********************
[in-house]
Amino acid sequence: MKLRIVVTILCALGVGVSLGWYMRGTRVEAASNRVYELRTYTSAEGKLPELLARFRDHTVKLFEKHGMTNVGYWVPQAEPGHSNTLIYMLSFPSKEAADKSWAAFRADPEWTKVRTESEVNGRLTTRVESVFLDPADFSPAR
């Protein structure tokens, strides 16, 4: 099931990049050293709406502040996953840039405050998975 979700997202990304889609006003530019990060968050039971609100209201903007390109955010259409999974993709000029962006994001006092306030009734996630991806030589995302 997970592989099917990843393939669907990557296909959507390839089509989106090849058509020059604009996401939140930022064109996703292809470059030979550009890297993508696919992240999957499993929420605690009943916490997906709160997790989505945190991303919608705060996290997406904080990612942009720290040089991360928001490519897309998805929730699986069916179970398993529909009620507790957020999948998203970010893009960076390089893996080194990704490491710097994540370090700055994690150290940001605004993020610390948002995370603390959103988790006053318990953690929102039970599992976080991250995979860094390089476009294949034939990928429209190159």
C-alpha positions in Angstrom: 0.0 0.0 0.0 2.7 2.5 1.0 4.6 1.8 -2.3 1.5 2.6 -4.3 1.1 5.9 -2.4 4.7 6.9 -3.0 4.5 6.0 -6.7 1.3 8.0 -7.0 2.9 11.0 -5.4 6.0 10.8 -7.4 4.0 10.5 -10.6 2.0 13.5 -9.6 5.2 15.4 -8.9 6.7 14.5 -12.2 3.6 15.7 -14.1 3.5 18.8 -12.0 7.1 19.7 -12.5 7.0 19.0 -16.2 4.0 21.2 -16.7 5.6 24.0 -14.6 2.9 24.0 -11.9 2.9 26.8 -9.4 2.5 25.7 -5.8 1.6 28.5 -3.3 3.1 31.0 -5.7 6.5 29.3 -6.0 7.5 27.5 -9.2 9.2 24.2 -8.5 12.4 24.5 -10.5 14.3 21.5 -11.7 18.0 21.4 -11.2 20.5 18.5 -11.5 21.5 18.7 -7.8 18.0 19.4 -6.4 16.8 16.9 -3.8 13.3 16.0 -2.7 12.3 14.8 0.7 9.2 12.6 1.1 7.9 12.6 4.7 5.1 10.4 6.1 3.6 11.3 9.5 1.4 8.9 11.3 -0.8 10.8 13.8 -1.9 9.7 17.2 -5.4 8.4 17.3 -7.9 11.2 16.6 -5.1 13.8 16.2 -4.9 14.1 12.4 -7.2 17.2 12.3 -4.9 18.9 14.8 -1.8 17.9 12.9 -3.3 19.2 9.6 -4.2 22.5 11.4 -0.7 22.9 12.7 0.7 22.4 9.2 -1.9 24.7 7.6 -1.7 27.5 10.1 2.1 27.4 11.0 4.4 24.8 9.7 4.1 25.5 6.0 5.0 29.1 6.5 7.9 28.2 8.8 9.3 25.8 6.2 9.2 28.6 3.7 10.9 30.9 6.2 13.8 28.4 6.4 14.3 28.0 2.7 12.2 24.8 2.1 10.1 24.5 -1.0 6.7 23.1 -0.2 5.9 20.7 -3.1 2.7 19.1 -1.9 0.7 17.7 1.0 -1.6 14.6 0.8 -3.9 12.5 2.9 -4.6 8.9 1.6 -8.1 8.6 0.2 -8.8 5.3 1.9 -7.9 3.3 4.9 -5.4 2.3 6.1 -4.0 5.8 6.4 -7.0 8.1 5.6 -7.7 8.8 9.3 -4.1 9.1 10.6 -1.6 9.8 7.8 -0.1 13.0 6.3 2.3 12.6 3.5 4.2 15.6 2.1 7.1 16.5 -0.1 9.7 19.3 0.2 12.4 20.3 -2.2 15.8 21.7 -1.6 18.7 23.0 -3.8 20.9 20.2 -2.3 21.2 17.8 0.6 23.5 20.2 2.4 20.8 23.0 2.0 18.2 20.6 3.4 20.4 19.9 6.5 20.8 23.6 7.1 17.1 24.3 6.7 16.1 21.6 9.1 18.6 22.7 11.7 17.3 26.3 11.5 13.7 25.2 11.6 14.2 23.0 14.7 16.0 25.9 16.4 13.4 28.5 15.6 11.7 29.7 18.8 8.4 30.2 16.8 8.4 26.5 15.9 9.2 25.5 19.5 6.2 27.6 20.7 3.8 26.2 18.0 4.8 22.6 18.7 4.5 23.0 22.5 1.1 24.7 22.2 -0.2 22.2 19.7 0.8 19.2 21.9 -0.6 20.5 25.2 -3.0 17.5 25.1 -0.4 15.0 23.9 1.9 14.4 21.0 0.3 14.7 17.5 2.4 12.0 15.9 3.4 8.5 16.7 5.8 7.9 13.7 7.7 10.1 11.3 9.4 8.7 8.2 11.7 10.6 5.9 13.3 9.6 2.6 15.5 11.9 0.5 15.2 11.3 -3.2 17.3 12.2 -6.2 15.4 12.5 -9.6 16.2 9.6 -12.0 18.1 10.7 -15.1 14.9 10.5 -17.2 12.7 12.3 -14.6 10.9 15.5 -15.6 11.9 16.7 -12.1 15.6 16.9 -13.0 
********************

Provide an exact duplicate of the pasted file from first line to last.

[in-house]
Amino acid sequence: MKLRIVVTILCALGVGVSLGWYMRGTRVEAASNRVYELRTYTSAEGKLPELLARFRDHTVKLFEKHGMTNVGYWVPQAEPGHSNTLIYMLSFPSKEAADKSWAAFRADPEWTKVRTESEVNGRLTTRVESVFLDPADFSPAR
């Protein structure tokens, strides 16, 4: 099931990049050293709406502040996953840039405050998975 979700997202990304889609006003530019990060968050039971609100209201903007390109955010259409999974993709000029962006994001006092306030009734996630991806030589995302 997970592989099917990843393939669907990557296909959507390839089509989106090849058509020059604009996401939140930022064109996703292809470059030979550009890297993508696919992240999957499993929420605690009943916490997906709160997790989505945190991303919608705060996290997406904080990612942009720290040089991360928001490519897309998805929730699986069916179970398993529909009620507790957020999948998203970010893009960076390089893996080194990704490491710097994540370090700055994690150290940001605004993020610390948002995370603390959103988790006053318990953690929102039970599992976080991250995979860094390089476009294949034939990928429209190159």
C-alpha positions in Angstrom: 0.0 0.0 0.0 2.7 2.5 1.0 4.6 1.8 -2.3 1.5 2.6 -4.3 1.1 5.9 -2.4 4.7 6.9 -3.0 4.5 6.0 -6.7 1.3 8.0 -7.0 2.9 11.0 -5.4 6.0 10.8 -7.4 4.0 10.5 -10.6 2.0 13.5 -9.6 5.2 15.4 -8.9 6.7 14.5 -12.2 3.6 15.7 -14.1 3.5 18.8 -12.0 7.1 19.7 -12.5 7.0 19.0 -16.2 4.0 21.2 -16.7 5.6 24.0 -14.6 2.9 24.0 -11.9 2.9 26.8 -9.4 2.5 25.7 -5.8 1.6 28.5 -3.3 3.1 31.0 -5.7 6.5 29.3 -6.0 7.5 27.5 -9.2 9.2 24.2 -8.5 12.4 24.5 -10.5 14.3 21.5 -11.7 18.0 21.4 -11.2 20.5 18.5 -11.5 21.5 18.7 -7.8 18.0 19.4 -6.4 16.8 16.9 -3.8 13.3 16.0 -2.7 12.3 14.8 0.7 9.2 12.6 1.1 7.9 12.6 4.7 5.1 10.4 6.1 3.6 11.3 9.5 1.4 8.9 11.3 -0.8 10.8 13.8 -1.9 9.7 17.2 -5.4 8.4 17.3 -7.9 11.2 16.6 -5.1 13.8 16.2 -4.9 14.1 12.4 -7.2 17.2 12.3 -4.9 18.9 14.8 -1.8 17.9 12.9 -3.3 19.2 9.6 -4.2 22.5 11.4 -0.7 22.9 12.7 0.7 22.4 9.2 -1.9 24.7 7.6 -1.7 27.5 10.1 2.1 27.4 11.0 4.4 24.8 9.7 4.1 25.5 6.0 5.0 29.1 6.5 7.9 28.2 8.8 9.3 25.8 6.2 9.2 28.6 3.7 10.9 30.9 6.2 13.8 28.4 6.4 14.3 28.0 2.7 12.2 24.8 2.1 10.1 24.5 -1.0 6.7 23.1 -0.2 5.9 20.7 -3.1 2.7 19.1 -1.9 0.7 17.7 1.0 -1.6 14.6 0.8 -3.9 12.5 2.9 -4.6 8.9 1.6 -8.1 8.6 0.2 -8.8 5.3 1.9 -7.9 3.3 4.9 -5.4 2.3 6.1 -4.0 5.8 6.4 -7.0 8.1 5.6 -7.7 8.8 9.3 -4.1 9.1 10.6 -1.6 9.8 7.8 -0.1 13.0 6.3 2.3 12.6 3.5 4.2 15.6 2.1 7.1 16.5 -0.1 9.7 19.3 0.2 12.4 20.3 -2.2 15.8 21.7 -1.6 18.7 23.0 -3.8 20.9 20.2 -2.3 21.2 17.8 0.6 23.5 20.2 2.4 20.8 23.0 2.0 18.2 20.6 3.4 20.4 19.9 6.5 20.8 23.6 7.1 17.1 24.3 6.7 16.1 21.6 9.1 18.6 22.7 11.7 17.3 26.3 11.5 13.7 25.2 11.6 14.2 23.0 14.7 16.0 25.9 16.4 13.4 28.5 15.6 11.7 29.7 18.8 8.4 30.2 16.8 8.4 26.5 15.9 9.2 25.5 19.5 6.2 27.6 20.7 3.8 26.2 18.0 4.8 22.6 18.7 4.5 23.0 22.5 1.1 24.7 22.2 -0.2 22.2 19.7 0.8 19.2 21.9 -0.6 20.5 25.2 -3.0 17.5 25.1 -0.4 15.0 23.9 1.9 14.4 21.0 0.3 14.7 17.5 2.4 12.0 15.9 3.4 8.5 16.7 5.8 7.9 13.7 7.7 10.1 11.3 9.4 8.7 8.2 11.7 10.6 5.9 13.3 9.6 2.6 15.5 11.9 0.5 15.2 11.3 -3.2 17.3 12.2 -6.2 15.4 12.5 -9.6 16.2 9.6 -12.0 18.1 10.7 -15.1 14.9 10.5 -17.2 12.7 12.3 -14.6 10.9 15.5 -15.6 11.9 16.7 -12.1 15.6 16.9 -13.0 